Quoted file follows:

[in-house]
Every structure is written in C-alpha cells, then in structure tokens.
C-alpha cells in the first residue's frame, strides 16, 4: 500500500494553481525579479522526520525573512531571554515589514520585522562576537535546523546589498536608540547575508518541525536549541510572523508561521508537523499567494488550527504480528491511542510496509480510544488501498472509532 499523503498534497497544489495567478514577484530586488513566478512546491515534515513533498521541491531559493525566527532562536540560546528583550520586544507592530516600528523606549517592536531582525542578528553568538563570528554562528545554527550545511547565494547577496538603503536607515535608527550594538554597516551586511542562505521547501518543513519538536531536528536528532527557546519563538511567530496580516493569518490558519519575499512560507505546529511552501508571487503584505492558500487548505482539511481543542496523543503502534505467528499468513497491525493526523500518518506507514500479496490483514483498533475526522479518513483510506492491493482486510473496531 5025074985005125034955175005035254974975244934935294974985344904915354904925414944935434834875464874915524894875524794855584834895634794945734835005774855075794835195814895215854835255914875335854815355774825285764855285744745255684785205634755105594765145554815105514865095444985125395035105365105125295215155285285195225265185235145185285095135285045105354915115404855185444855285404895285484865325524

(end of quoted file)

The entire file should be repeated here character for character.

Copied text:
[in-house]
Every structure is written in C-alpha cells, then in structure tokens.
C-alpha cells in the first residue's frame, strides 16, 4: 500500500494553481525579479522526520525573512531571554515589514520585522562576537535546523546589498536608540547575508518541525536549541510572523508561521508537523499567494488550527504480528491511542510496509480510544488501498472509532 499523503498534497497544489495567478514577484530586488513566478512546491515534515513533498521541491531559493525566527532562536540560546528583550520586544507592530516600528523606549517592536531582525542578528553568538563570528554562528545554527550545511547565494547577496538603503536607515535608527550594538554597516551586511542562505521547501518543513519538536531536528536528532527557546519563538511567530496580516493569518490558519519575499512560507505546529511552501508571487503584505492558500487548505482539511481543542496523543503502534505467528499468513497491525493526523500518518506507514500479496490483514483498533475526522479518513483510506492491493482486510473496531 5025074985005125034955175005035254974975244934935294974985344904915354904925414944935434834875464874915524894875524794855584834895634794945734835005774855075794835195814895215854835255914875335854815355774825285764855285744745255684785205634755105594765145554815105514865095444985125395035105365105125295215155285285195225265185235145185285095135285045105354915115404855185444855285404895285484865325524